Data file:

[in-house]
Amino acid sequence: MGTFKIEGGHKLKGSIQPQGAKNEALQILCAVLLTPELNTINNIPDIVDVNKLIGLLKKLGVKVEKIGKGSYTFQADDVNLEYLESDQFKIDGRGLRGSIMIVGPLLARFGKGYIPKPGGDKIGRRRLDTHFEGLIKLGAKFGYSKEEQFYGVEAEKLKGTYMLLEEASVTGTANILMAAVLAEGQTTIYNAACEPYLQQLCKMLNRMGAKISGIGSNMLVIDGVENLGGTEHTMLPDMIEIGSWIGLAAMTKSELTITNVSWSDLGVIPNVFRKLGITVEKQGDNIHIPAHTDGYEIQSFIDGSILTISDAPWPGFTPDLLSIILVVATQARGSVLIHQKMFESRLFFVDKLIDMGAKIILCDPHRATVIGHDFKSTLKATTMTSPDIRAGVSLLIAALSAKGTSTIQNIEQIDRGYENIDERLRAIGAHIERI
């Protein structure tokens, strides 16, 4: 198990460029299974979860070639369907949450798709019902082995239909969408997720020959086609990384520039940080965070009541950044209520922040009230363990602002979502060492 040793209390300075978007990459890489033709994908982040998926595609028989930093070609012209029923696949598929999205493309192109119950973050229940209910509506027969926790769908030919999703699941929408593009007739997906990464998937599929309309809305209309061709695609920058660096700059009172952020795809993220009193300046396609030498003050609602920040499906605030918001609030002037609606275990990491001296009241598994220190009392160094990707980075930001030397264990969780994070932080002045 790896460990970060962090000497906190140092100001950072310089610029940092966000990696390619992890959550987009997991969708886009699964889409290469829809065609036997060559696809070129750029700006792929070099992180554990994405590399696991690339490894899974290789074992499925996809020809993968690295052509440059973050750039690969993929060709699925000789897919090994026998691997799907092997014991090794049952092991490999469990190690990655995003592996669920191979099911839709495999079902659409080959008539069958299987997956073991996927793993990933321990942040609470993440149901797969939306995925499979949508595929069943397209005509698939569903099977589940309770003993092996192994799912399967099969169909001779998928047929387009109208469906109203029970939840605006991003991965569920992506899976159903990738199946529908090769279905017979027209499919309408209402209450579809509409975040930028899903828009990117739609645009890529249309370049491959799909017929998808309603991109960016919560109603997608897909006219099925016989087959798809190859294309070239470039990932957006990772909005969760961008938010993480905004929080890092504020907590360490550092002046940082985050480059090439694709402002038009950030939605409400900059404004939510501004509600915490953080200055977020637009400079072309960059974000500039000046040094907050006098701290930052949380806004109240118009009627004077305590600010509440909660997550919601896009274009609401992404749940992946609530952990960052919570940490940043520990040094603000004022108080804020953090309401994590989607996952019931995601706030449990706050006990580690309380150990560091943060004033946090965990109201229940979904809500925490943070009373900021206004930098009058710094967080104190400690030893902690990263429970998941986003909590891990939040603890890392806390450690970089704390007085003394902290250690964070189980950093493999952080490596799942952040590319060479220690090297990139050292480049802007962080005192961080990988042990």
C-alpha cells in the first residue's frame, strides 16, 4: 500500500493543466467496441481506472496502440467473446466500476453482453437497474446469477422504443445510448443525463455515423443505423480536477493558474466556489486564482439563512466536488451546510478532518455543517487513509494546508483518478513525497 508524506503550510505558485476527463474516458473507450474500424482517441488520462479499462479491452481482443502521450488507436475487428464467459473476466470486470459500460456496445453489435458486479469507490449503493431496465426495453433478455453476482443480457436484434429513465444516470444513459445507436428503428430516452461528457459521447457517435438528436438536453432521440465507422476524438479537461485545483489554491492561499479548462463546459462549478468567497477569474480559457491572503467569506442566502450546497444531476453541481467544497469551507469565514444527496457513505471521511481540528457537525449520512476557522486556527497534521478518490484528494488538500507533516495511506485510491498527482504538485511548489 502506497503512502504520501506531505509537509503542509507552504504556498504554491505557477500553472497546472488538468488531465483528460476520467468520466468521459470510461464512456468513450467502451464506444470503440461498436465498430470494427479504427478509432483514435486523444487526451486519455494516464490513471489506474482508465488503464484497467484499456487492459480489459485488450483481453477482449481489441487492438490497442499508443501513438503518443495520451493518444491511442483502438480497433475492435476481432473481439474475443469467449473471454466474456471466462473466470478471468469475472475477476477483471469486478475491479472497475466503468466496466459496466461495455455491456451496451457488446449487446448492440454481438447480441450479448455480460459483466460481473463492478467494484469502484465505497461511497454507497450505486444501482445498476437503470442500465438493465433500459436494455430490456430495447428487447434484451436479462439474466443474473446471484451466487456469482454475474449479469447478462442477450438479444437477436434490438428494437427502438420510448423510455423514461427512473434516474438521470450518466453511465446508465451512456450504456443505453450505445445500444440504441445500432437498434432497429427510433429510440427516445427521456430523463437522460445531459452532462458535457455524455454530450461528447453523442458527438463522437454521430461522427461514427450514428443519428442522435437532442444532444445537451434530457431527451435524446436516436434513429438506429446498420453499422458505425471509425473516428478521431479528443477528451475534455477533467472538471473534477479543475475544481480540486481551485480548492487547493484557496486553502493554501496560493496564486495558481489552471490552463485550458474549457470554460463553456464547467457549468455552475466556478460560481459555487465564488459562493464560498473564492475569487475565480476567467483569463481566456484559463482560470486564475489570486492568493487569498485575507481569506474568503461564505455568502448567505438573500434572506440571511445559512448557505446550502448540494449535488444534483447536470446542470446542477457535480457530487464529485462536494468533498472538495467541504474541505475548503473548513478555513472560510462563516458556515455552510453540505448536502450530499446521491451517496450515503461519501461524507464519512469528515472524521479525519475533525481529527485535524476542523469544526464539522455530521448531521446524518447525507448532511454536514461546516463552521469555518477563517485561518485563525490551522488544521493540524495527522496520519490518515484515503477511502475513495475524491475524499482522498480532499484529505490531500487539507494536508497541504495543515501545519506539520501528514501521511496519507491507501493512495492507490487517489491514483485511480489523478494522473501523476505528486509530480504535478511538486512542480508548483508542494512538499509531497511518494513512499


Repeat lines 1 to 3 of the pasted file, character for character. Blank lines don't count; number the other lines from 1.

[in-house]
Amino acid sequence: MGTFKIEGGHKLKGSIQPQGAKNEALQILCAVLLTPELNTINNIPDIVDVNKLIGLLKKLGVKVEKIGKGSYTFQADDVNLEYLESDQFKIDGRGLRGSIMIVGPLLARFGKGYIPKPGGDKIGRRRLDTHFEGLIKLGAKFGYSKEEQFYGVEAEKLKGTYMLLEEASVTGTANILMAAVLAEGQTTIYNAACEPYLQQLCKMLNRMGAKISGIGSNMLVIDGVENLGGTEHTMLPDMIEIGSWIGLAAMTKSELTITNVSWSDLGVIPNVFRKLGITVEKQGDNIHIPAHTDGYEIQSFIDGSILTISDAPWPGFTPDLLSIILVVATQARGSVLIHQKMFESRLFFVDKLIDMGAKIILCDPHRATVIGHDFKSTLKATTMTSPDIRAGVSLLIAALSAKGTSTIQNIEQIDRGYENIDERLRAIGAHIERI
């Protein structure tokens, strides 16, 4: 198990460029299974979860070639369907949450798709019902082995239909969408997720020959086609990384520039940080965070009541950044209520922040009230363990602002979502060492 040793209390300075978007990459890489033709994908982040998926595609028989930093070609012209029923696949598929999205493309192109119950973050229940209910509506027969926790769908030919999703699941929408593009007739997906990464998937599929309309809305209309061709695609920058660096700059009172952020795809993220009193300046396609030498003050609602920040499906605030918001609030002037609606275990990491001296009241598994220190009392160094990707980075930001030397264990969780994070932080002045 790896460990970060962090000497906190140092100001950072310089610029940092966000990696390619992890959550987009997991969708886009699964889409290469829809065609036997060559696809070129750029700006792929070099992180554990994405590399696991690339490894899974290789074992499925996809020809993968690295052509440059973050750039690969993929060709699925000789897919090994026998691997799907092997014991090794049952092991490999469990190690990655995003592996669920191979099911839709495999079902659409080959008539069958299987997956073991996927793993990933321990942040609470993440149901797969939306995925499979949508595929069943397209005509698939569903099977589940309770003993092996192994799912399967099969169909001779998928047929387009109208469906109203029970939840605006991003991965569920992506899976159903990738199946529908090769279905017979027209499919309408209402209450579809509409975040930028899903828009990117739609645009890529249309370049491959799909017929998808309603991109960016919560109603997608897909006219099925016989087959798809190859294309070239470039990932957006990772909005969760961008938010993480905004929080890092504020907590360490550092002046940082985050480059090439694709402002038009950030939605409400900059404004939510501004509600915490953080200055977020637009400079072309960059974000500039000046040094907050006098701290930052949380806004109240118009009627004077305590600010509440909660997550919601896009274009609401992404749940992946609530952990960052919570940490940043520990040094603000004022108080804020953090309401994590989607996952019931995601706030449990706050006990580690309380150990560091943060004033946090965990109201229940979904809500925490943070009373900021206004930098009058710094967080104190400690030893902690990263429970998941986003909590891990939040603890890392806390450690970089704390007085003394902290250690964070189980950093493999952080490596799942952040590319060479220690090297990139050292480049802007962080005192961080990988042990």